To see Lazarus Theatre Company始s Henry V is to dispel any notion of cross-casting gimmickry. Within moments, the gender of the performers becomes insignificant. What remains is a narrative sweep that gains in nuance and focus, voiced afresh by a cast who relish the text rather than concern themselves with “manly” posturing or falsehood. The result? A very real, very disturbing image of nationalistic pride and patriotism. Indeed, the very heritage of patriotic behavior, as the fervent belief in a patris or “fatherland,” achieves its heightened significance in this subtly reimagined construct.

Rather than don false facial hair and strut like unconvincing impersonators, the Lazarus actors choose instead to bring their own personalities and physical traits to their characters. Colette O始Rourke始s King Henry becomes, therefore, a malevolent post-adolescent psychopathic menace, at ease with blowing the brains out of conspirators, as ordering the mass execution of French prisoners of war. O始Rourke始s malignant delivery of the Siege of Harfleur speech, not shouted but whispered with amplified horridness through a megaphone, is a highlight of the evening. This King Henry is a cold calculating killer. Threat and danger accompany every regal step the monarch takes, even when urging his followers始 fatal support with, “We few, we happy few, we band of brothers”.

The malice of Henry is amplified also by the company始s close proximity to the audience, and their effective demand for piercing eye contact with all they address. The close confines of the stage prove likewise effective in the exchanges between Henry始s fractious nationally defined troops. Yet again, RJ Seeley shines as the annoyingly comic Welshman, Fluellen. Seeley始s relaxed and impeccable delivery transforms a comedy turn into a fascinating dramatic foil for O始Rourke始s Henry. As the king始s psychosis develops into revengeful decisiveness, so Fluellen始s vociferous adulation seems more poignant, innocent, and trusting. We are left asking, how might we react to such jingoistic glorification of war? Are we, like Fluellen, doomed to ovine slaughter because of the cult of celebrity that surrounds our leaders?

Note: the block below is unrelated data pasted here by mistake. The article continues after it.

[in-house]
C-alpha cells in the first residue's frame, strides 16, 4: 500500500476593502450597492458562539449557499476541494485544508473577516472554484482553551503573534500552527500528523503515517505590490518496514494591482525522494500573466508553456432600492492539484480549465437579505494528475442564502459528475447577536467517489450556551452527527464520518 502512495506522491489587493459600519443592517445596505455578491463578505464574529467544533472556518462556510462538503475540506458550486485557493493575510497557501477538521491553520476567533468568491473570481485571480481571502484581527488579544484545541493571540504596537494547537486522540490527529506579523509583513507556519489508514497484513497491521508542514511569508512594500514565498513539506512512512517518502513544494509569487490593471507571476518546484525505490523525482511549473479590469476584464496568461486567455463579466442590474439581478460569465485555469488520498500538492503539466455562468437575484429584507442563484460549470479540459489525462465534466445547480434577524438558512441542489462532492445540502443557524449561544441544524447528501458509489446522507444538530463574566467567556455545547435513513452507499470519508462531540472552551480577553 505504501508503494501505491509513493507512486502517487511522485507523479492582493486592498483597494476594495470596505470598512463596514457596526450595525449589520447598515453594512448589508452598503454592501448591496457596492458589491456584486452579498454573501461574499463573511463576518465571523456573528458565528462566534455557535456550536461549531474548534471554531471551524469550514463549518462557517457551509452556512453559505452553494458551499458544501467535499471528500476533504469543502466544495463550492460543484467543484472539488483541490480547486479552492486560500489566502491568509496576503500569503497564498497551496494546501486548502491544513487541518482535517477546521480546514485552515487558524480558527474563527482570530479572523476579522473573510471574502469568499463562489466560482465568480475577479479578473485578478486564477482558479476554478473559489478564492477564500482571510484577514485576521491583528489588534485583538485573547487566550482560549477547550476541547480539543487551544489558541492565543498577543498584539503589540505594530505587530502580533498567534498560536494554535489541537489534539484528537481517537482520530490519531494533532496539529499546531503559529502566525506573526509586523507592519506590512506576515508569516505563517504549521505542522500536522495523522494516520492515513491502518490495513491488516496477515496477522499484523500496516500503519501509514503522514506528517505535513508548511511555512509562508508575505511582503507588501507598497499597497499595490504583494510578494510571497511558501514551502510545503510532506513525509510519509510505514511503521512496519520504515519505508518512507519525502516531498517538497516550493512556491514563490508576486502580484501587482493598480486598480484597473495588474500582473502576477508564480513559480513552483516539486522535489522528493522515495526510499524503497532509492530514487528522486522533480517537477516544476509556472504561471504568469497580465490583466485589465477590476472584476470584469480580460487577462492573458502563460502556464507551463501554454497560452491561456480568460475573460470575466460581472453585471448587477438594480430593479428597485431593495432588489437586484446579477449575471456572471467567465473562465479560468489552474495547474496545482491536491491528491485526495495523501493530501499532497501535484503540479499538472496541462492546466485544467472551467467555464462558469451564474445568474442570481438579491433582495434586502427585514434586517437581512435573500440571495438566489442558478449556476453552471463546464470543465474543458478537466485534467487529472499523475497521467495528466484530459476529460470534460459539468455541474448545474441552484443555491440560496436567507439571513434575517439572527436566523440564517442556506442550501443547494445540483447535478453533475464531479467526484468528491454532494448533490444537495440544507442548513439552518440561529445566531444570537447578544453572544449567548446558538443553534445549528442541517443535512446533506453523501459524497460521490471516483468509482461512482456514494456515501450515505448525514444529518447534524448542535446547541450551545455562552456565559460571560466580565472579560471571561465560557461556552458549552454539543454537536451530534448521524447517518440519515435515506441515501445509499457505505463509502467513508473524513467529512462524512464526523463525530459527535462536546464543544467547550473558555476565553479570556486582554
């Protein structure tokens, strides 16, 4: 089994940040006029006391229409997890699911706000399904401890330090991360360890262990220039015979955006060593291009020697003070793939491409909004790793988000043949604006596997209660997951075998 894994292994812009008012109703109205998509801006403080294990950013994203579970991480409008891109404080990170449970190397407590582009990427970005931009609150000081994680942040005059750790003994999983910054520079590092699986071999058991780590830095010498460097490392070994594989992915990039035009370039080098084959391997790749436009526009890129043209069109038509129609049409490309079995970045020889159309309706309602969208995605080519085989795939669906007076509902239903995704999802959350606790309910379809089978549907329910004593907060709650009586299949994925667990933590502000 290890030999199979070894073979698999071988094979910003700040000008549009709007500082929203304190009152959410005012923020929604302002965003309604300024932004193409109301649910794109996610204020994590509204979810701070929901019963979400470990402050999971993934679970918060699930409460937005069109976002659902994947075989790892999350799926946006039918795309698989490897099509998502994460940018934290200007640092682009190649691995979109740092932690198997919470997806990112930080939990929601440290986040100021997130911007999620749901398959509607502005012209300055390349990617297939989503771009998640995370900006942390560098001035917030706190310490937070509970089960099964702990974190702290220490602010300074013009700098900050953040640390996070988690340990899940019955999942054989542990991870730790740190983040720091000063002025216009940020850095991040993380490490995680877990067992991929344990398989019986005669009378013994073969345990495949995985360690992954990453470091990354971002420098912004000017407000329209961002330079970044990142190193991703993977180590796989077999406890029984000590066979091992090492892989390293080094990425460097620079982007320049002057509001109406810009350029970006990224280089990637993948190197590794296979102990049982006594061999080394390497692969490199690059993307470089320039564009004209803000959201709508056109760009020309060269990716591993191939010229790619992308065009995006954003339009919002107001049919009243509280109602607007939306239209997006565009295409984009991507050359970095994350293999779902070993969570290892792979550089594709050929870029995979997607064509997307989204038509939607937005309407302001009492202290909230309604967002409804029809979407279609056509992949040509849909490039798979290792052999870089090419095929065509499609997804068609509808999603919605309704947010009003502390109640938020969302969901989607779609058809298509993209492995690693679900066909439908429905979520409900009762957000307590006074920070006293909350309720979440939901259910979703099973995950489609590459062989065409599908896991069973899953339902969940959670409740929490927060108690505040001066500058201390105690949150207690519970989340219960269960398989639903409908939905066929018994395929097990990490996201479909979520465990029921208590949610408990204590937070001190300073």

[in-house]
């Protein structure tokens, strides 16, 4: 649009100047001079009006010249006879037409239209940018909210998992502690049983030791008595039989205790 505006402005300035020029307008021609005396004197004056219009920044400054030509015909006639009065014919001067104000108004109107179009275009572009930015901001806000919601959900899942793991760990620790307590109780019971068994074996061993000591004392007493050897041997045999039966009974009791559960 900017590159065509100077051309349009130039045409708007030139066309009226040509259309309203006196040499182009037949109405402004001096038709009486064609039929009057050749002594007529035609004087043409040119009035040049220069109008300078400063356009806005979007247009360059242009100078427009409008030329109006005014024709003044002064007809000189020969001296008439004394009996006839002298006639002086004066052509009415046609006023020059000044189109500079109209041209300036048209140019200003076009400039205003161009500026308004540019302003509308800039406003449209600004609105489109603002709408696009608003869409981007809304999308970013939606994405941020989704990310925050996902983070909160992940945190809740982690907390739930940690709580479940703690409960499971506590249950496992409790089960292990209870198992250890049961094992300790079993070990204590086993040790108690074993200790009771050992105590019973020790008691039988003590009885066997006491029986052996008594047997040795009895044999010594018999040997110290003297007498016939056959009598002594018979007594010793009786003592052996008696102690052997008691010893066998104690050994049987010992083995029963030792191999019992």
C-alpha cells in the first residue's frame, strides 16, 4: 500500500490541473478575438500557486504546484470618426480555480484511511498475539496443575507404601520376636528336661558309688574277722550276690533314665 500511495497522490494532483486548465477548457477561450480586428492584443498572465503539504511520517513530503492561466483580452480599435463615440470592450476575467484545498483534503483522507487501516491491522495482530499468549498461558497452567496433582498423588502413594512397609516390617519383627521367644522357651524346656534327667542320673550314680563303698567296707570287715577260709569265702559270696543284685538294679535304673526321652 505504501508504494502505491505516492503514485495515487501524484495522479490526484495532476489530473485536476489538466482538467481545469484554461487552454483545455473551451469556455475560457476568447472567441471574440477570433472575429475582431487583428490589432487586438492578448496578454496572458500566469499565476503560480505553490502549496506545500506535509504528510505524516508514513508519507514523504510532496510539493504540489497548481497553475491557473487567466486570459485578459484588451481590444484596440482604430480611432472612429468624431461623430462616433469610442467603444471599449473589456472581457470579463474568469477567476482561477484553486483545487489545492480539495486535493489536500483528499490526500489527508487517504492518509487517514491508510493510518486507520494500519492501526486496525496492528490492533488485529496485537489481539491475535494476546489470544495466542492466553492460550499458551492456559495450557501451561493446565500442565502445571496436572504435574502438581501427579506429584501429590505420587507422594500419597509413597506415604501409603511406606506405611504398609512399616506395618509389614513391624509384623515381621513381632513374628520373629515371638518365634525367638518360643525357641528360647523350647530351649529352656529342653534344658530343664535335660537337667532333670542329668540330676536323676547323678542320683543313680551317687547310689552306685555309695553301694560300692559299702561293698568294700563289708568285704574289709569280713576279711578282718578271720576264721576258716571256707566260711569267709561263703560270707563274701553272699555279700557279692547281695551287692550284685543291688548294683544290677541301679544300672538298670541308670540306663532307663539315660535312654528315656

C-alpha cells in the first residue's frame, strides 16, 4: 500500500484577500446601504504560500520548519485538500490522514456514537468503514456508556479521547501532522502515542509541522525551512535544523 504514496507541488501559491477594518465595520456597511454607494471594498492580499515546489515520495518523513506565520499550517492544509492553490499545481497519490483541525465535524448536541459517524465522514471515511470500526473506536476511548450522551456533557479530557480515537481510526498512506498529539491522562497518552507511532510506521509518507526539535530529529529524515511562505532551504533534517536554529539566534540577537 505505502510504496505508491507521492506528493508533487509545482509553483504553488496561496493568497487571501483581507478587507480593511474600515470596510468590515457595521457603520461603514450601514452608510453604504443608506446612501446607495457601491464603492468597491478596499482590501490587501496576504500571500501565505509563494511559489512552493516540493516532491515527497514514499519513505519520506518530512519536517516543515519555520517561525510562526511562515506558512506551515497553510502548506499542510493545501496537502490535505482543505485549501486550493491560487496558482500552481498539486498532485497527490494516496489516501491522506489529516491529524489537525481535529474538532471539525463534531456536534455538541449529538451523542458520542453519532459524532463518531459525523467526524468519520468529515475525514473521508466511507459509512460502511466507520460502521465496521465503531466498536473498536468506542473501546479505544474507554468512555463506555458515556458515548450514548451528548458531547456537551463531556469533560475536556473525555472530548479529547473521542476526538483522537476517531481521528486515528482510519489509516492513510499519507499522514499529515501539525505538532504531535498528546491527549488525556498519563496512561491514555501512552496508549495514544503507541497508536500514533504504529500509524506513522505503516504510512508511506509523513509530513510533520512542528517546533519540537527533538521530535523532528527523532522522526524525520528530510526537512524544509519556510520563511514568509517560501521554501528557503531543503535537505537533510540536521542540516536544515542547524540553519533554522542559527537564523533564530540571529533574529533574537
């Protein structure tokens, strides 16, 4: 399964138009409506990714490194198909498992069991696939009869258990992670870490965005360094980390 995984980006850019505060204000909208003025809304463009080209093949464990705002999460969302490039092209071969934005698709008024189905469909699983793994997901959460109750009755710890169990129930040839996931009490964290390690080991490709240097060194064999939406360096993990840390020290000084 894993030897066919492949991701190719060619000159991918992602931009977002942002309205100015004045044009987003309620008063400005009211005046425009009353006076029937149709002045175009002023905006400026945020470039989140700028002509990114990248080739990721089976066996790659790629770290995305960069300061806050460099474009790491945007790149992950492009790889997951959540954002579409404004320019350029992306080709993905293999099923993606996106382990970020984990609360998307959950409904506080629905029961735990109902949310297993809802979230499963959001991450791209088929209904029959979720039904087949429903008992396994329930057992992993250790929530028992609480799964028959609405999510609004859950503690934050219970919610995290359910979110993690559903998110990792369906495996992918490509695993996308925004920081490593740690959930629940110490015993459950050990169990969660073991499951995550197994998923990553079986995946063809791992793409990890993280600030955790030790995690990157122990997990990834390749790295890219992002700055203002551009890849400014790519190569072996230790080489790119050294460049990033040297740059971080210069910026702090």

What defines us as men? What defines us as women? Must aggression and psychopathic threat always be gendered “male,” or do their societal manifestations cross the binary boundaries of male/female behavior to create an asexual malice, as distinctive as it is dangerous? These are questions that the Lazarus Theatre Company始s Henry V invites of its audience. It is a production that makes you think. It is a production that will haunt you long after leaving the under-arch darkness of the Union Theatre.


RJ Seeley as Fluellen. Photograph by Adam Trigg.